“You don’t believe in dreams, do you mother?” she asked.
Upon this subject, as well as upon many others, Mme. Favoral had no particular opinion.
“Why do you ask the question?” said she.
“Because I have had such a strange one.”
“It seemed to me that suddenly a young man, whom I did not know, stood before me. He would have been most happy, said he to me, to ask my hand, but he dared not, being very poor. And he begged me to wait three years, during which he would make his fortune.”
Mme. Favoral smiled.
“Why it’s quite a romance,” said she.
“But it wasn’t a romance in my dream,” interrupted Mlle. Gilberte. “This young man spoke in a tone of such profound conviction, that it was impossible for me, as it were, to doubt him. I thought to myself that he would be incapable of such an odious villainy as to abuse the confiding credulity of a poor girl.”
“And what did you answer him?”
Moving her seat almost imperceptibly, Mlle. Gilberte could, from the corner of her eye, have a glimpse of M. de Tregars. Evidently he was not missing a single one of the words which she was addressing to her mother. He was whiter than a sheet; and his face betrayed the most intense anxiety.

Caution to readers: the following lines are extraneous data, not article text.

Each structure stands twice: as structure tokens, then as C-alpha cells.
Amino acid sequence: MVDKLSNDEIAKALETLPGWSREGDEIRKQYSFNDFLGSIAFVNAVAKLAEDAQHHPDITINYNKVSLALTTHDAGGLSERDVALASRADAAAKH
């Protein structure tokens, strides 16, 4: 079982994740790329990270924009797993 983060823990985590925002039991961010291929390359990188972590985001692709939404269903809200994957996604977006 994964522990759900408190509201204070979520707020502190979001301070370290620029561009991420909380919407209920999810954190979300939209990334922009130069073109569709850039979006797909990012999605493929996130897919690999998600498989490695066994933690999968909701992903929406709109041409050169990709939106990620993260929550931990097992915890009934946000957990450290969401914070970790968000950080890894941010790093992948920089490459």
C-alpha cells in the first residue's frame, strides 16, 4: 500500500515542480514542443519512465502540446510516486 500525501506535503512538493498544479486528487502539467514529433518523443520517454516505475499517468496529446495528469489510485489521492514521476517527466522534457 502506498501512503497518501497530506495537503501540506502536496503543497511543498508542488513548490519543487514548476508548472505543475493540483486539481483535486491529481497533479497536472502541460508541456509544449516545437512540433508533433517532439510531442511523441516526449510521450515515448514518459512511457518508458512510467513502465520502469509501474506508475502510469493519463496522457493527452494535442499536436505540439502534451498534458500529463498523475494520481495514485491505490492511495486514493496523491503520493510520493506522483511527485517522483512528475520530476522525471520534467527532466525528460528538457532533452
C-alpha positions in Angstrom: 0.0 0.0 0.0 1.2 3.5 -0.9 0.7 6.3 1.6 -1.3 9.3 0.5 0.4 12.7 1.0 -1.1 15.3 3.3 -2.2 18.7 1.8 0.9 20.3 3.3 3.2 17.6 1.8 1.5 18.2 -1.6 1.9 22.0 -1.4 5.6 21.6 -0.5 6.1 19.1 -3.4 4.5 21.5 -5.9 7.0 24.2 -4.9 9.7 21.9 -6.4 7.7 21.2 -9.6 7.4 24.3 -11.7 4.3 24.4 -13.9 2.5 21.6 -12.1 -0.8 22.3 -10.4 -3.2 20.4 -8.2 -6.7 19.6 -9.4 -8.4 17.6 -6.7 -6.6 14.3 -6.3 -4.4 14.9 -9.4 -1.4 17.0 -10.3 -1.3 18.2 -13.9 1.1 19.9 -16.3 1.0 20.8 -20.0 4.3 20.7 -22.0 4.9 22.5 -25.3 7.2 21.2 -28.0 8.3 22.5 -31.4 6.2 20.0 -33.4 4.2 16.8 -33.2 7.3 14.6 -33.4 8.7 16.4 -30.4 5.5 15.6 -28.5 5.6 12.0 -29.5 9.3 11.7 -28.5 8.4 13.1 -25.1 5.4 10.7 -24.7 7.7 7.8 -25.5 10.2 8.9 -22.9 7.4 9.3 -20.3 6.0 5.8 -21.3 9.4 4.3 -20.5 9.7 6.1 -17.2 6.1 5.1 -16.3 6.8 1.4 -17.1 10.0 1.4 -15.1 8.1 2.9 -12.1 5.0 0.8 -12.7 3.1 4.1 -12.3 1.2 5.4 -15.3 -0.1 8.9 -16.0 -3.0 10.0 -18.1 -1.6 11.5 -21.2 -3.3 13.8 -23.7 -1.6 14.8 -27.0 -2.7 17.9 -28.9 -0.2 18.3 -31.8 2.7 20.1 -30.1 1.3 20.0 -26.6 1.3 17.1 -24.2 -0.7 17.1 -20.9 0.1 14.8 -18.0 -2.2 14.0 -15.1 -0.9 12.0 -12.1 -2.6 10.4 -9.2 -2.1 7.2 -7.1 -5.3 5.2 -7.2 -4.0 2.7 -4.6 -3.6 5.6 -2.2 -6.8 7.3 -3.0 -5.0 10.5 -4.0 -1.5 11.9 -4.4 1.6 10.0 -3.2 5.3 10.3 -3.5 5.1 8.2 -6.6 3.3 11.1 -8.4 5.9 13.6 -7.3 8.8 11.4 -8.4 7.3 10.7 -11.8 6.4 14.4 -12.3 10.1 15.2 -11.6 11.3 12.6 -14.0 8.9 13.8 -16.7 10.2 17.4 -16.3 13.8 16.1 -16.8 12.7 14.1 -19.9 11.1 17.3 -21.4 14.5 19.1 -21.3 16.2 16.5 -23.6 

This gave her the energy to curb the last revolts of her conscience.
“To answer was painful,” she uttered; “and yet I—dared to answer him. I said to him, ’I believe you, and I have faith in you. Loyally and faithfully I shall await your success; but until then we must be strangers to one another. To resort to ruse, deceit, and falsehood would be unworthy of us. You surely would not expose to a suspicion her who is to be your wife.’”
“Very well,” approved Mme. Favoral; “only I did not know you were so romantic.”
She was laughing, the good lady, but not loud enough to prevent Gilberte from hearing M. de Tregars’ answer.
“Count de Villegre,” said he, “my old friend, receive the oath which I take to devote my life to her who has not doubted me. It is to-day the 4th of May, 1870—on the 4th of May, 1873, I shall have succeeded: I feel it, I will it, it must be!”
It was done: Gilberte Favoral had just irrevocably disposed of herself. Prosperous or wretched, her destiny henceforth was linked with another. She had set the wheel in motion; and she could no longer hope to control its direction, any more than the will can pretend to alter the course of the ivory ball upon the surface of the roulette-table. At the outset of this great storm of passion which had suddenly surrounded her, she felt an immense surprise, mingled with unexplained apprehensions and vague terrors.
Around her, apparently, nothing was changed. Father, mother, brother, friends, gravitated mechanically in their accustomed orbits. The same daily facts repeated themselves monotonous and regular as the tick-tack of the clock.